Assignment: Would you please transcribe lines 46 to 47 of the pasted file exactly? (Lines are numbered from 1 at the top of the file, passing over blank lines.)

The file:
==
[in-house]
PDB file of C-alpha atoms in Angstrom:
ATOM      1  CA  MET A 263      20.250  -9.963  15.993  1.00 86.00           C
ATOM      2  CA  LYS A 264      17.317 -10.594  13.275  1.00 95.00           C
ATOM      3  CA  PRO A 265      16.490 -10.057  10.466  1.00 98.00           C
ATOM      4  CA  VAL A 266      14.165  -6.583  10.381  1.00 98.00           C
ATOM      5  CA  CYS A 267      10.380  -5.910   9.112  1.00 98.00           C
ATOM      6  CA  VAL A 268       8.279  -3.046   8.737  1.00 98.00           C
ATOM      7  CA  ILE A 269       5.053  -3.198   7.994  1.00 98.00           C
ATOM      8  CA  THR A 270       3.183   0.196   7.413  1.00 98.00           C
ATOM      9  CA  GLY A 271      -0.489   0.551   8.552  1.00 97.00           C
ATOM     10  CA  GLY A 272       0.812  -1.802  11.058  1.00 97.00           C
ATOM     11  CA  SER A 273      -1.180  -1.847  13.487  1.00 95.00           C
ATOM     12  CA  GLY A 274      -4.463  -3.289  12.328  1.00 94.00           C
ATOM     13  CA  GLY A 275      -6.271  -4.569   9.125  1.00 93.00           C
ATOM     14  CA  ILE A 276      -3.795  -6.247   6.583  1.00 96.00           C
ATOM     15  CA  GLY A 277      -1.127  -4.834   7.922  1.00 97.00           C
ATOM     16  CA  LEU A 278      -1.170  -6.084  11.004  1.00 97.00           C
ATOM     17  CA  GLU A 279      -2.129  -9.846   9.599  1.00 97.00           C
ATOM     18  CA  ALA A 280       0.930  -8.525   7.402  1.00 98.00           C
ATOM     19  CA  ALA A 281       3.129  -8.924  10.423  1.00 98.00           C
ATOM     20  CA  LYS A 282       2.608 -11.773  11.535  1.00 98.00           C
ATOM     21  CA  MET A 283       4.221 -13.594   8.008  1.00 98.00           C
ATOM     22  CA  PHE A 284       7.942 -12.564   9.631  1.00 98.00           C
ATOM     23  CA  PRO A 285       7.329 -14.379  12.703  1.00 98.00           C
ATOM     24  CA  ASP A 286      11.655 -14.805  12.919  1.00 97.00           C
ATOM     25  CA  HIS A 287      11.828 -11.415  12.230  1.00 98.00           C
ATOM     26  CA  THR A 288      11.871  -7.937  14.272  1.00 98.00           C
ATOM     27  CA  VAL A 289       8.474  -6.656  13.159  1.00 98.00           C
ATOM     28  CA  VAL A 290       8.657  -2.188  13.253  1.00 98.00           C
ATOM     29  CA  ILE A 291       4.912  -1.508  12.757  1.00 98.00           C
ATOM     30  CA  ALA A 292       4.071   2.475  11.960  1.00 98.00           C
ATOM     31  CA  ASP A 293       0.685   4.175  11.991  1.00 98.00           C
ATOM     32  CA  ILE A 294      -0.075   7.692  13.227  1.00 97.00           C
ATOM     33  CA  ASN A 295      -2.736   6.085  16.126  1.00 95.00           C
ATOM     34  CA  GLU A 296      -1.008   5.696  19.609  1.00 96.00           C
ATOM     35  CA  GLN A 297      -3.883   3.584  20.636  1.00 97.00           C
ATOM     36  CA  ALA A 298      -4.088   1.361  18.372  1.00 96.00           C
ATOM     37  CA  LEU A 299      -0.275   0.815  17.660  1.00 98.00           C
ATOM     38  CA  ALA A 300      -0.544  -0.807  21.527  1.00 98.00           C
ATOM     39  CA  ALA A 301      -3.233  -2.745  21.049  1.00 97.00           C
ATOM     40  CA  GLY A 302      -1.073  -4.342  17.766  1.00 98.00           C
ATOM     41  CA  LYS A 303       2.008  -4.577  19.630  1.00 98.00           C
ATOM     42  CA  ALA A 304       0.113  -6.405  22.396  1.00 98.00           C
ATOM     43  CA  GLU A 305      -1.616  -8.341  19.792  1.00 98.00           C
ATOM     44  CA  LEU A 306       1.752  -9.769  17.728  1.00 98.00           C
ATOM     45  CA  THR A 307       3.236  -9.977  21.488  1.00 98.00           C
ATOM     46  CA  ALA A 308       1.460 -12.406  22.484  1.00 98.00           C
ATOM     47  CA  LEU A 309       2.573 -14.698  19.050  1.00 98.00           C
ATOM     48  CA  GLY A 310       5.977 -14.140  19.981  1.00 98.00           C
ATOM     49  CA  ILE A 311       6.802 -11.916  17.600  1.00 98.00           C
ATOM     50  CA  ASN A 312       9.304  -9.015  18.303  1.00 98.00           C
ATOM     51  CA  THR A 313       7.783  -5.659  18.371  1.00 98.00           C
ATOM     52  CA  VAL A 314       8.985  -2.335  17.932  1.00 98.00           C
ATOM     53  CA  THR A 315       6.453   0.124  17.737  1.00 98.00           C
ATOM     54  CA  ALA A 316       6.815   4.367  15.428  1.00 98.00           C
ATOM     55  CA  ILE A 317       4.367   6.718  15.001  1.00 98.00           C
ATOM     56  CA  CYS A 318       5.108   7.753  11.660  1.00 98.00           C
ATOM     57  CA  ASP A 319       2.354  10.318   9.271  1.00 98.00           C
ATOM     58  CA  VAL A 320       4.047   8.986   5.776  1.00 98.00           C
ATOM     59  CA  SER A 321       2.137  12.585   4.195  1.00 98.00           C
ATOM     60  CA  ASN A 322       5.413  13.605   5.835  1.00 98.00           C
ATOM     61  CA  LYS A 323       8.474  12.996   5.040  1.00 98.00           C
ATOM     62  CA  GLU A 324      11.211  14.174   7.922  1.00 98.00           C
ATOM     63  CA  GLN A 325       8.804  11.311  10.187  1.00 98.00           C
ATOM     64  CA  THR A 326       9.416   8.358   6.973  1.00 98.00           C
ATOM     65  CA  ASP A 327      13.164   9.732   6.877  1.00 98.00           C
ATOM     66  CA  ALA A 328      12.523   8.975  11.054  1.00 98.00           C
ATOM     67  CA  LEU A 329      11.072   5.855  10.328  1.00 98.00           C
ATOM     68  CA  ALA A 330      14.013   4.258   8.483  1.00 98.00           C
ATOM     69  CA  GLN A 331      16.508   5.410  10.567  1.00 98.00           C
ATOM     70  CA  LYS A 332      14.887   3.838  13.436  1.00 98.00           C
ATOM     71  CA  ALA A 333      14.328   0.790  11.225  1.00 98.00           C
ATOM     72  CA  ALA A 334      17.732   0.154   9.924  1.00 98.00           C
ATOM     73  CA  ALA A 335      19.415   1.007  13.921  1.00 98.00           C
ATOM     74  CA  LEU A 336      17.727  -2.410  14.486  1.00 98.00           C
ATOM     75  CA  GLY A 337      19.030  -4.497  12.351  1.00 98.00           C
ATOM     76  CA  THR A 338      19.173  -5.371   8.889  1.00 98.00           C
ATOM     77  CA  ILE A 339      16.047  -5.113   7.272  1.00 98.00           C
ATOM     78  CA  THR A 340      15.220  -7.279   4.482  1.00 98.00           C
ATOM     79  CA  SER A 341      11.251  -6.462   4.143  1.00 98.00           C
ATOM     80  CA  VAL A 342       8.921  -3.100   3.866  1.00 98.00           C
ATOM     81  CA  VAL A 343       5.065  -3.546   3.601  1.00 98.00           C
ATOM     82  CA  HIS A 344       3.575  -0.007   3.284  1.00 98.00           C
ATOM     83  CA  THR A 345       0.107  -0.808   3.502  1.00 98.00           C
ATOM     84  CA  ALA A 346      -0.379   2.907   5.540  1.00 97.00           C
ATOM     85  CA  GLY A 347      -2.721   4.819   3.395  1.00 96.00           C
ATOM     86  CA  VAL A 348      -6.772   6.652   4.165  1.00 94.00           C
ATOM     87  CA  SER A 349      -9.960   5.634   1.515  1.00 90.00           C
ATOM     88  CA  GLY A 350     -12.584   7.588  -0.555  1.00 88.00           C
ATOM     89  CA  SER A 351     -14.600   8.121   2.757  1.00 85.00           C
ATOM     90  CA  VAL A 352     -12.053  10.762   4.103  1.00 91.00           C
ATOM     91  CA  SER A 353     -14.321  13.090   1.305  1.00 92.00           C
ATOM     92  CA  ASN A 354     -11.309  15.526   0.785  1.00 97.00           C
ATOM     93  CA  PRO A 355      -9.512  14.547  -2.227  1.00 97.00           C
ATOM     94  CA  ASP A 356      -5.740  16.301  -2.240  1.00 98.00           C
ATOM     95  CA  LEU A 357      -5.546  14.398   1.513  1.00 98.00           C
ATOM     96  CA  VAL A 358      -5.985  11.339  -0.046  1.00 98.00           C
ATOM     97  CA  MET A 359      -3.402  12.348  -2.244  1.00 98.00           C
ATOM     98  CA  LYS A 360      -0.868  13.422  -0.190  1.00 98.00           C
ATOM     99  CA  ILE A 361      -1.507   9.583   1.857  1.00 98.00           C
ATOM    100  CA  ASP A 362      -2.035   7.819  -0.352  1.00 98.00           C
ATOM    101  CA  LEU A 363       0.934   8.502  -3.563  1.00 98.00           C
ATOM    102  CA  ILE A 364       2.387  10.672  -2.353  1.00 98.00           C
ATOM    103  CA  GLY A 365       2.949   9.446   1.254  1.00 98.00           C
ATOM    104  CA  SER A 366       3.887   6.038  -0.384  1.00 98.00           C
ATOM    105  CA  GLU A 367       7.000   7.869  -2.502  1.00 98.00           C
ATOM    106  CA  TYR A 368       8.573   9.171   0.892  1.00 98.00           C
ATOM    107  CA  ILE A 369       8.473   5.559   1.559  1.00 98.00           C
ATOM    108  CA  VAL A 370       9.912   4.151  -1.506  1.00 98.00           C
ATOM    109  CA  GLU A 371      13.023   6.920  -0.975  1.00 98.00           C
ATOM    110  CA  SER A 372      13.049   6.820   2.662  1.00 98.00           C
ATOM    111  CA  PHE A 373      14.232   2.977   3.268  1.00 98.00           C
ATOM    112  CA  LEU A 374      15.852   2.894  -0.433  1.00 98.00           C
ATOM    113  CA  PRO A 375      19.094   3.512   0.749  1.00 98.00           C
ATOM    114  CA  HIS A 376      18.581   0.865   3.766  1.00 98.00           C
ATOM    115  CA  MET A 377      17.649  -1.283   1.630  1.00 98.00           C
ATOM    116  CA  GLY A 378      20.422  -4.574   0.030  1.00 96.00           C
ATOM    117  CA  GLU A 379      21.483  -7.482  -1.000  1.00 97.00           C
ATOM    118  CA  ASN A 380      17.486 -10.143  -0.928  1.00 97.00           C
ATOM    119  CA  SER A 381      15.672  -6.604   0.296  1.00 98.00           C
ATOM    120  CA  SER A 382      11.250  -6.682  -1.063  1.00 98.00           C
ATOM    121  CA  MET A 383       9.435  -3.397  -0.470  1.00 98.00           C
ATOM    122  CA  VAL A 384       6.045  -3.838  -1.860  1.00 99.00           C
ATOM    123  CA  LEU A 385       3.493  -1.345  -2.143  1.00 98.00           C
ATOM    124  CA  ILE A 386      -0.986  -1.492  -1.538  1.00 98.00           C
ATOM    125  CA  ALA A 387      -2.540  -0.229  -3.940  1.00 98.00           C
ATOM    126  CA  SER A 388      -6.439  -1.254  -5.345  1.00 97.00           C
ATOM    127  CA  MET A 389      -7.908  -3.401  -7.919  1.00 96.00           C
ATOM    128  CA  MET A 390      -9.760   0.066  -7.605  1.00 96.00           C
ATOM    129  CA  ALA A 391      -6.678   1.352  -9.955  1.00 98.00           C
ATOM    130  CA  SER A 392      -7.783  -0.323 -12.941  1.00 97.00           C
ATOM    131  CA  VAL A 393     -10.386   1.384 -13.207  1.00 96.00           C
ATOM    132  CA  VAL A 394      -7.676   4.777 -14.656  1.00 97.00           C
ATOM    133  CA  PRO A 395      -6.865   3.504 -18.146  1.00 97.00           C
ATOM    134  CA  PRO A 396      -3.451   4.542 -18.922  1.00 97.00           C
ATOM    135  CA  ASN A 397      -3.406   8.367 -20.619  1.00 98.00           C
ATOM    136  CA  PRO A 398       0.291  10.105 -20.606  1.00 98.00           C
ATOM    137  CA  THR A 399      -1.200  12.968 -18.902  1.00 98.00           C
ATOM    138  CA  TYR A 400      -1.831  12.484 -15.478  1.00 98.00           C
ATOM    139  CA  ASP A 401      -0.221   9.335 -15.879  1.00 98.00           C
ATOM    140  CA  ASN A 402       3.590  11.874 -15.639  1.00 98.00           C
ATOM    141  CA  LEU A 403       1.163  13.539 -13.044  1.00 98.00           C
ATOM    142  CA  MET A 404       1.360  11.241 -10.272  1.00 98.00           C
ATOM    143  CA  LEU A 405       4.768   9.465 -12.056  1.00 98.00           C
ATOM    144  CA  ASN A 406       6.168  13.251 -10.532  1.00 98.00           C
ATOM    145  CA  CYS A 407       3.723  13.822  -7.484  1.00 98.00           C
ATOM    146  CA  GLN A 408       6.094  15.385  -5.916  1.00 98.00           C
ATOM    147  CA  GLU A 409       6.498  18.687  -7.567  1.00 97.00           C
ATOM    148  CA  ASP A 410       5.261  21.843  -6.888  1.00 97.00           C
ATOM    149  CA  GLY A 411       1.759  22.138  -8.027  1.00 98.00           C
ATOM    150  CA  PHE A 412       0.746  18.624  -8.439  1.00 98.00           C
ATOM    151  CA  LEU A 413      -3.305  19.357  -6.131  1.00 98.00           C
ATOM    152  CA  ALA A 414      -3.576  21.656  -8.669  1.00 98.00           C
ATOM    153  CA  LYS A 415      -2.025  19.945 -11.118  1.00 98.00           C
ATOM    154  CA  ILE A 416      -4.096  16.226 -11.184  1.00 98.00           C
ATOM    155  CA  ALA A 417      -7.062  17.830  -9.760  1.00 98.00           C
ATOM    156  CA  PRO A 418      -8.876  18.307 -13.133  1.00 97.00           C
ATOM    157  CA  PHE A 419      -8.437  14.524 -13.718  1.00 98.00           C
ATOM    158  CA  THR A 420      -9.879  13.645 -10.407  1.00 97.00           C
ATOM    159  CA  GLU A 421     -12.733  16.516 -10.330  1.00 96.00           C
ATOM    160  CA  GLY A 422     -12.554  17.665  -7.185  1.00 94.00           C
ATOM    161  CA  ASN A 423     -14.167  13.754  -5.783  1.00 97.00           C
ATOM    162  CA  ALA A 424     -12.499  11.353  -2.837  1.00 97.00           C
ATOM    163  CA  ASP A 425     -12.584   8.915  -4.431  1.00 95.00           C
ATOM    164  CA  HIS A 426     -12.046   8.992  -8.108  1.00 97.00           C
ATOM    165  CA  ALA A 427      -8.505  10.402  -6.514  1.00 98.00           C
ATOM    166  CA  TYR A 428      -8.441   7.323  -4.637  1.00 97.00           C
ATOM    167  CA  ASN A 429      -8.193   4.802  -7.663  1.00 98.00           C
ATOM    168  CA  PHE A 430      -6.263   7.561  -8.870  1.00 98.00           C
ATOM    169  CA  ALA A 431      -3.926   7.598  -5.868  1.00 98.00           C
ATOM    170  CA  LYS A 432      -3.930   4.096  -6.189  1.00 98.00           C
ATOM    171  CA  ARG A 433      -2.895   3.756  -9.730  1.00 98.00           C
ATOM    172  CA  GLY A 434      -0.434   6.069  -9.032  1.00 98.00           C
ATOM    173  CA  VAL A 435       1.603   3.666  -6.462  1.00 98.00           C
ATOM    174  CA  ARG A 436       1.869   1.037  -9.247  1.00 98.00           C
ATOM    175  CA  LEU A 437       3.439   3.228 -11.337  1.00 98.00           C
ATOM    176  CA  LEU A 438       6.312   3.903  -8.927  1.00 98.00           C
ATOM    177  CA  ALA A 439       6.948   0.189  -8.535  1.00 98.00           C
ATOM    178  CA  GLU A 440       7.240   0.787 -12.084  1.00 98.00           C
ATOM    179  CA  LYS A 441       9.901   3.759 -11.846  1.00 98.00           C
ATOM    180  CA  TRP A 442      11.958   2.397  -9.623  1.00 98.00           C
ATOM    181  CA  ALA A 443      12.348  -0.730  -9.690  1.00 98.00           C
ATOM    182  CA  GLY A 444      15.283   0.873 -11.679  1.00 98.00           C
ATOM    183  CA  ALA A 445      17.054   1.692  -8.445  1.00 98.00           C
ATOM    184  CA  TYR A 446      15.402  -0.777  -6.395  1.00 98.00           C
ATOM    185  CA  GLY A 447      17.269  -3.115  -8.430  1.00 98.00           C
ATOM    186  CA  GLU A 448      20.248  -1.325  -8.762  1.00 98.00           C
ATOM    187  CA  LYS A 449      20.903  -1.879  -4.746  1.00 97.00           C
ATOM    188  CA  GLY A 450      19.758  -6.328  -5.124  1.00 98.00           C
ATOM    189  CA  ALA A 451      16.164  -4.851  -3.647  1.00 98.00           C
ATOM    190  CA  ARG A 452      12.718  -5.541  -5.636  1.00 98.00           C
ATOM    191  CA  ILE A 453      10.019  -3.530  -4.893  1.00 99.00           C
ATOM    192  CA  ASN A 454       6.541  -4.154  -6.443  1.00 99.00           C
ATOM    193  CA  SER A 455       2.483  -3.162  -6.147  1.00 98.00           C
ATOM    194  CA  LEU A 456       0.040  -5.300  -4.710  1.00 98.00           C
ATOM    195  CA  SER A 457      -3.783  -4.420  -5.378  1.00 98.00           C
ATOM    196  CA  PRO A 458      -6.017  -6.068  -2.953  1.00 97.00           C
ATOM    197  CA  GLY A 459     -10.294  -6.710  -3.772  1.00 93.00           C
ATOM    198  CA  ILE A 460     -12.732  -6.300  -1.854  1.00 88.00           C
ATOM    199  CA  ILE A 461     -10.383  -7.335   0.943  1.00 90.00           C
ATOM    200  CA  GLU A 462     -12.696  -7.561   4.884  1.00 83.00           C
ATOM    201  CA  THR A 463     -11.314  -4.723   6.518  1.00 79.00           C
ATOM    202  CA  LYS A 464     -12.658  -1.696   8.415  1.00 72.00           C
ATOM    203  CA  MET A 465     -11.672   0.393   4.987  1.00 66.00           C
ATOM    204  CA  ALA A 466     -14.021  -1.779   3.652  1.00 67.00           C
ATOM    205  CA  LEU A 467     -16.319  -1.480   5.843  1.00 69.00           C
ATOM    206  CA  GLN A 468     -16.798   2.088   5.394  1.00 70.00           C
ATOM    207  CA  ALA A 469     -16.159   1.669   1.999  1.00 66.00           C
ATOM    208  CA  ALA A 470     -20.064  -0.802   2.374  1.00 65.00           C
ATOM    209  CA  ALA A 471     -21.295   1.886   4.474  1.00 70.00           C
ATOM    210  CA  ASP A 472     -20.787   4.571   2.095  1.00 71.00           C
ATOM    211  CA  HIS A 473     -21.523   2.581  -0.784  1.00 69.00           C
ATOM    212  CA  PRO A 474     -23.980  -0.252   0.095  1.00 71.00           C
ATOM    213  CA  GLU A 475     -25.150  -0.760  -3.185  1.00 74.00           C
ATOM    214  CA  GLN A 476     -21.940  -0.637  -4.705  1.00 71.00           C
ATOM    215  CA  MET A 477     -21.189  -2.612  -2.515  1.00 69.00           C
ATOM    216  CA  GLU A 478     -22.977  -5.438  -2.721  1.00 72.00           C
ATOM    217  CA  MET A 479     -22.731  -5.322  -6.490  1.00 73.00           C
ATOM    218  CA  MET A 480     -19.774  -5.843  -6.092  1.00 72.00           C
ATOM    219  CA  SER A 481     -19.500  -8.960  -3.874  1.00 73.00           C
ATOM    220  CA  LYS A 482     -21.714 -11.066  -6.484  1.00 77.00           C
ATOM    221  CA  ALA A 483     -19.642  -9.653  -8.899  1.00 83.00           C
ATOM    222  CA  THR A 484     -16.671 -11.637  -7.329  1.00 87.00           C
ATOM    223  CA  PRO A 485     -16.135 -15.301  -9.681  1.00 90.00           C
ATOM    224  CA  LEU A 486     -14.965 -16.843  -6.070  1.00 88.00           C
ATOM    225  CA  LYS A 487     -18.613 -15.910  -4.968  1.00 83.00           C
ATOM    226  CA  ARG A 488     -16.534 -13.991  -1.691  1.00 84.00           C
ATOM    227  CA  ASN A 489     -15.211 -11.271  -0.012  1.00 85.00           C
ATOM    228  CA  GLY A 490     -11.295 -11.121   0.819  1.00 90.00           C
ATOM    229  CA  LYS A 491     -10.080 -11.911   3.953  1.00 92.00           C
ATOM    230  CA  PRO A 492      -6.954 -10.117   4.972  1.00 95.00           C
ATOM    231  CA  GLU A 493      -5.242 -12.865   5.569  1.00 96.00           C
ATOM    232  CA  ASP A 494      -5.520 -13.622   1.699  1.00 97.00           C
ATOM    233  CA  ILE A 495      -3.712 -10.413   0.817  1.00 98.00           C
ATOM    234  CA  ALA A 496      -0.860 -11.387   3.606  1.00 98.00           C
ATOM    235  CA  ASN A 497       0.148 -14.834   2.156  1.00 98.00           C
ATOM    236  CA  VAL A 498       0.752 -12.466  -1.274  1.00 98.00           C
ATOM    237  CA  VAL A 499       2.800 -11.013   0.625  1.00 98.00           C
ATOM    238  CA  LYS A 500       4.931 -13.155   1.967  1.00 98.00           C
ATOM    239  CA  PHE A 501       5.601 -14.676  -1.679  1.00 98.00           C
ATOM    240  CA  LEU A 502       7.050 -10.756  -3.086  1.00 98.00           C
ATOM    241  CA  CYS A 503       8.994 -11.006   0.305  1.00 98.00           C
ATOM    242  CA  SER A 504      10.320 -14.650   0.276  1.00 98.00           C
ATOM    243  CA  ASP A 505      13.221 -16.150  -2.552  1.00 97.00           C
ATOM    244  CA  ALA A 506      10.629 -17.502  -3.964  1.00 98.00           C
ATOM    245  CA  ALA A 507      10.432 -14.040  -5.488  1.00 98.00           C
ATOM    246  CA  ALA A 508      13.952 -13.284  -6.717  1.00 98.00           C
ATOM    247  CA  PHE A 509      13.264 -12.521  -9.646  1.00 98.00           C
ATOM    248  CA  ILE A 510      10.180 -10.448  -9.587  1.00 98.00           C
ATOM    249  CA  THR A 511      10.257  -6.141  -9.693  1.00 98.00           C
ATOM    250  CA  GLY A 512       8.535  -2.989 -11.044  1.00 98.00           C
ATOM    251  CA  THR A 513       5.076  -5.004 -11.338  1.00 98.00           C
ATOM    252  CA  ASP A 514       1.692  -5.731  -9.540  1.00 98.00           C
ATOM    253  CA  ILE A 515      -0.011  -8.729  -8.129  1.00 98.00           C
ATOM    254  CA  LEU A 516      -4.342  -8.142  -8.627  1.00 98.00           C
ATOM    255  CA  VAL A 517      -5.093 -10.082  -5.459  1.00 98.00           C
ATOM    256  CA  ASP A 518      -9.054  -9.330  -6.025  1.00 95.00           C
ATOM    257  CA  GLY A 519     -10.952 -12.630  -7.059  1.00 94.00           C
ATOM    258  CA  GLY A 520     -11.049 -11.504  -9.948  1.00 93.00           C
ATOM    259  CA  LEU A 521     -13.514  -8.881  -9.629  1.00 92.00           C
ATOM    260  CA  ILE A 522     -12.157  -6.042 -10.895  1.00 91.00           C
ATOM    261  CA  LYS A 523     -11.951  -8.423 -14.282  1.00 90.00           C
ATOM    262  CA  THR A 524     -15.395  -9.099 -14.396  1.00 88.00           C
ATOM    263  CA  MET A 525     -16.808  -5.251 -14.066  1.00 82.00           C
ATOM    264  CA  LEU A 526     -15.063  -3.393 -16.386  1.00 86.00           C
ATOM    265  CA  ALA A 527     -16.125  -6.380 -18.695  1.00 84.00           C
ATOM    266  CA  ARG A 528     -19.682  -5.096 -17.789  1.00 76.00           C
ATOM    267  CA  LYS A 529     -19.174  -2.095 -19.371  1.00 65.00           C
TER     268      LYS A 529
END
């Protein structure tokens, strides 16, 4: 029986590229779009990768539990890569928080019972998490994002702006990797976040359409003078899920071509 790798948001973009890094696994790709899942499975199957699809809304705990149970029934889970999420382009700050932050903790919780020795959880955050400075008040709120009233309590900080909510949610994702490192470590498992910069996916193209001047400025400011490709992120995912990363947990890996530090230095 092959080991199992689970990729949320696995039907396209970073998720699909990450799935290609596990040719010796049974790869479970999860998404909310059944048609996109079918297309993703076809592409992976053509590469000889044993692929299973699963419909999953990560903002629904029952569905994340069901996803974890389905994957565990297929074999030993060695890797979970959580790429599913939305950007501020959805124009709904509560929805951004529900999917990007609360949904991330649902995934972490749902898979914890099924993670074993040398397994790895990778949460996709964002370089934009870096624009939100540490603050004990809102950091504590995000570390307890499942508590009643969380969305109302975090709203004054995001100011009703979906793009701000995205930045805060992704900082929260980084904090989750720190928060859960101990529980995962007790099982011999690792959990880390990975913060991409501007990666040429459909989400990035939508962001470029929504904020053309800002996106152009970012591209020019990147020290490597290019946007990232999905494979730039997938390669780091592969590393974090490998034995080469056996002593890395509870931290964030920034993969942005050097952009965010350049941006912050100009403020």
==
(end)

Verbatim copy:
ATOM     44  CA  LEU A 306       1.752  -9.769  17.728  1.00 98.00           C
ATOM     45  CA  THR A 307       3.236  -9.977  21.488  1.00 98.00           C